ROTTEN TO THE CORE
Adventures of a Temporary Vinyl Wholesaler
By Kurt Wildermuth, Part 2
A few blocks away, I found another, smaller hole in the wall crammed with vinyl, much of it in poor condition. It was the kind of store where so many records are packed in so tightly that you can't even flip through the racks. The clerk was enthusiastic about my prospects for selling The Big Apple there, and he gave me the buyer's email address.
As I walked back uptown, I pondered other potential vendors and remembered the middle-aged guy who sells records on 7th Ave. He sits on a folding chair on the sidewalk, displaying his wares in crates, with some tacked to a wooden wall or splayed on the pavement. Over the years, I'd looked through his selection a few times and never found a thing to buy or even asked about a price. Quality never seemed to matter there either, to the seller or whoever bought from him (I'd never seen anyone do so, but someone had to or he wouldn't have stayed).
I walked up, said hello, held up my two damaged LPs, and asked if he'd be interested in sealed copies of an '80's punk compilation. His eyes lit up. He'd been feeling unloved, a potential buyer having scoffed that morning at his asking price for a vintage Brazilian LP.
His business was being harmed, he explained, by people's access to the Internet via their cellphones, their ability to check prices on eBay and Discogs. Now here I was, walking up from out of nowhere and offering something intriguing. He barely glanced at the albums, but he laughed over the Psycho-inspired name of one band listed on the back cover: Norman Bates and the Showerheads.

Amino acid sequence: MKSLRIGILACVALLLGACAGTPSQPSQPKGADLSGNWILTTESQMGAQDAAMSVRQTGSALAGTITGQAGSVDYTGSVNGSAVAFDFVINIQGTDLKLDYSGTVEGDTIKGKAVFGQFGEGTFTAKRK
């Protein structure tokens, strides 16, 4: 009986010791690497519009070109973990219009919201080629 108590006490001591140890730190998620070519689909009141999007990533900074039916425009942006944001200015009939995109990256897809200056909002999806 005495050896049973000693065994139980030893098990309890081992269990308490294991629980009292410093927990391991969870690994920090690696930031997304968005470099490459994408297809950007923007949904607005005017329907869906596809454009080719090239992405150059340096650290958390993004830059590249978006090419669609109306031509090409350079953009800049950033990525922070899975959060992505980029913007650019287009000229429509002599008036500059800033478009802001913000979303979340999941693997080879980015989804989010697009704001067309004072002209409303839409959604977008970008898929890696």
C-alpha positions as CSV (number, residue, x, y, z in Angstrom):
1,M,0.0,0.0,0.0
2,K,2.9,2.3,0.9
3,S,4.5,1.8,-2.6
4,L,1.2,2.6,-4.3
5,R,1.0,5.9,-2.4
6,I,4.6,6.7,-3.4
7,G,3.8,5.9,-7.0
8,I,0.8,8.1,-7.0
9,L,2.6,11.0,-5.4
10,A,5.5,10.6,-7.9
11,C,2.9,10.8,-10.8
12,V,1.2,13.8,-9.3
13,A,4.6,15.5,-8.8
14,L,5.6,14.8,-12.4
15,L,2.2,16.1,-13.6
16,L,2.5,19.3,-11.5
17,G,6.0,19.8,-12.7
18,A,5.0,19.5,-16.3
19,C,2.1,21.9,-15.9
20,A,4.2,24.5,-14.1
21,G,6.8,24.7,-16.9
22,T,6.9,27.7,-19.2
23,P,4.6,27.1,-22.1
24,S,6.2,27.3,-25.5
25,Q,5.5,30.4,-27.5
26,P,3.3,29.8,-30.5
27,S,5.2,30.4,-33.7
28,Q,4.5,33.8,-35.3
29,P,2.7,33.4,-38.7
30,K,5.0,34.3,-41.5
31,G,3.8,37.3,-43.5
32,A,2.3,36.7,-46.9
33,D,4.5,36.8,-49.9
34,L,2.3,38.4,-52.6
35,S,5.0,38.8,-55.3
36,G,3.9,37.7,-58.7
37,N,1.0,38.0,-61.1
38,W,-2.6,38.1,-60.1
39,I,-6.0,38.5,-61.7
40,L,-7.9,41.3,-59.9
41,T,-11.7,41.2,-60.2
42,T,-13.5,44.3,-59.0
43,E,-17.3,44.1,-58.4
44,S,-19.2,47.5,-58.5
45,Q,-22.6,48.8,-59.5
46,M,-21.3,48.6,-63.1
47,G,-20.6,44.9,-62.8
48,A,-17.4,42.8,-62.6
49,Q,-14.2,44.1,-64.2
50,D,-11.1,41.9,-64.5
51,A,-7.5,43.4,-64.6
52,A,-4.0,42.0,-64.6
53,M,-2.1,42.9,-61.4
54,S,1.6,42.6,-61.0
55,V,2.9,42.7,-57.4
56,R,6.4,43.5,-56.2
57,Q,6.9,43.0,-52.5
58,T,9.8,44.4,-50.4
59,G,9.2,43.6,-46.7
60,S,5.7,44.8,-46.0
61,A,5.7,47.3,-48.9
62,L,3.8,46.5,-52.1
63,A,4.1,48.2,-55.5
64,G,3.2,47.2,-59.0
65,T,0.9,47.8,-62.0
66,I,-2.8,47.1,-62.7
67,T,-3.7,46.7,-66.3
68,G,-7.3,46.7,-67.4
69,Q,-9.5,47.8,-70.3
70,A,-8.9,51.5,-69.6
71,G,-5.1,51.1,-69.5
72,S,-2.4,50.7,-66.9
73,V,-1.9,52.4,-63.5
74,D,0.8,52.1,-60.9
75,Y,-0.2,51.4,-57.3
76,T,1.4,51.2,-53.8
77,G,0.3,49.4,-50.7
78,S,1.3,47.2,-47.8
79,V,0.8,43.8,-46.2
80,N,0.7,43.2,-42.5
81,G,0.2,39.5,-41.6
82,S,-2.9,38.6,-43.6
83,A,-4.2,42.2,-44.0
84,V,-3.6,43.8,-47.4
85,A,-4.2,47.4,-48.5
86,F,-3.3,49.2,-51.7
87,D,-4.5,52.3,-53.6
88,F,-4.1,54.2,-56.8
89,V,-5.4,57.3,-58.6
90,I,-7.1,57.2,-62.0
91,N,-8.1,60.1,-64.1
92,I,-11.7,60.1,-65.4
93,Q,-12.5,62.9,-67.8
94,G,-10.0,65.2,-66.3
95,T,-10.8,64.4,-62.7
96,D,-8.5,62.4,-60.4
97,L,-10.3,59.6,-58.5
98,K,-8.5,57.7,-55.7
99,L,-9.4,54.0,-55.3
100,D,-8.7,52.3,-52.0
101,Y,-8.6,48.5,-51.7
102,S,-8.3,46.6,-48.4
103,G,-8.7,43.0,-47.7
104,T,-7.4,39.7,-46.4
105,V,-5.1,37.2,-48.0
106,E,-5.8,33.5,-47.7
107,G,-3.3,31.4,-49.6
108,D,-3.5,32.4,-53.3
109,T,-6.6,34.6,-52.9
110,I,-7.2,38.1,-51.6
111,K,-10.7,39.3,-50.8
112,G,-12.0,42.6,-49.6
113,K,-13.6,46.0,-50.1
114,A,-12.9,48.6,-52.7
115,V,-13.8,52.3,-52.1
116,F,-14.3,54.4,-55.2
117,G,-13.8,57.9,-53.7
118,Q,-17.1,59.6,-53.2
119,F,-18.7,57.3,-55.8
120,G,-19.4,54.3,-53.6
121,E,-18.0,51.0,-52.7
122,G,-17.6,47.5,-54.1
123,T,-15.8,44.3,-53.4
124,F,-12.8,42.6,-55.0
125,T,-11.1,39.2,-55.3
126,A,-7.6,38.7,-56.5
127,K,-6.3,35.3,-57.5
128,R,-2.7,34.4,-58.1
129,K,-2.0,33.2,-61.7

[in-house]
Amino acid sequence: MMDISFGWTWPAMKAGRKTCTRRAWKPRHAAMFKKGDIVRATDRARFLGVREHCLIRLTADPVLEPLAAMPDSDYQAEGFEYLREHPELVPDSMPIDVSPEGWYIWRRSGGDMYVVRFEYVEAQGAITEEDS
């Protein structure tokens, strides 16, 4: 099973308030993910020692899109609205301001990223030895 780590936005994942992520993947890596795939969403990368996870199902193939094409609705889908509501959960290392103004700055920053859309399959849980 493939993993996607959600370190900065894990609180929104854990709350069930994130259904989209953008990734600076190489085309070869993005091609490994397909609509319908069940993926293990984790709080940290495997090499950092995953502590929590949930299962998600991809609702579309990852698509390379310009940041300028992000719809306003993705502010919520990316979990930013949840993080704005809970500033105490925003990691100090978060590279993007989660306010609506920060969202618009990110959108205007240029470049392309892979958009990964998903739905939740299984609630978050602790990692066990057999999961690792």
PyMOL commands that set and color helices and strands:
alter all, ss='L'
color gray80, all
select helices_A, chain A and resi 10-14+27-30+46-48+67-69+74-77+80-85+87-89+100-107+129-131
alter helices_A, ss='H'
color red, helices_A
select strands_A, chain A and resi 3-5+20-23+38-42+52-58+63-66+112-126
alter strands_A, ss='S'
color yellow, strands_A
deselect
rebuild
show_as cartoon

I decided to aim high. "Would you give me $10 a copy?"
He frowned. "No, I couldn't do that."
"How about two for $10?"
He smiled and pulled out a $10 bill. Then he put the records on display. "Thanks for thinking of me," he said.
As I walked away, he shouted, "Come back sometime and see how I did!"
One man's trash, as they say, is another man's treasure. My trash had brightened this man's day.
Adopted hometown boy makes good!
In the evening, I emailed the buyer at the second hole in the wall I'd visited that day. In reply, he asked who was on the compilation. I mentioned the biggest names: Ism, Ed Gein's Car, and the Mob. I never heard back from him. Oops. Should I have mentioned Norman Bates and the Showerheads?
I was now a shark that had tasted blood. The key to offloading copies seemed to be creative thinking in scouting up locations. Who else in Manhattan would carry my wares?
Suddenly, I remembered the designer clothing store on the Bowery, in the former location of the legendary rock club CBGB's. Let's call the designer C. B. G. B. At that time, his ads featured rock stars, such as Ringo Starr in black leather and KISS in business suits. Most important, his Bowery store sells vintage vinyl at reportedly exorbitant prices. I'd never gone in the place, but I figured it wouldn't hurt to offer them a bite of The Big Apple.
The next day, I called the store and spoke with a clerk. "Can you tell me who buys your vinyl?"
"That's handled by corporate. I'll give you their number."
"You really think it's worth calling?"
"It can't hurt to try."
When I phoned the corporate number, the person who answered sounded surprised to hear an unfamiliar voice. I must have been given a private number, but he politely took a message.
The next day, to my great surprise, C. B. G. B.'s executive assistant returned my call. Her first question was how I'd gotten their number. When I explained, her silence gave me the sense that no store employee would ever make that mistake again (sorry, helpful clerk, if I got you in trouble).
Again to my great surprise, the executive assistant took my pitch seriously. She asked me to email her more information about the record so she could run the idea by C. B. G. B. himself. My imaginative leap had taken me this far, to be wheeling and dealing with a high-end name brand operating out of historic New York City rock and roll real estate. My sidewalk finds were headed to the top!
That C. B. G. B. was capitalizing on the achievements of sacred figures--the Ramones, Talking Heads, Patti Smith, Blondie, Richard Hell and the Voidoids, Television--and all the other musicians that had graced Hilly Krystal's stage over the decades was a travesty, of course. But the club was just a memory, and I was running a business. If C. B. G. B. offered me decent money for even one copy, I'd deliver. Literally.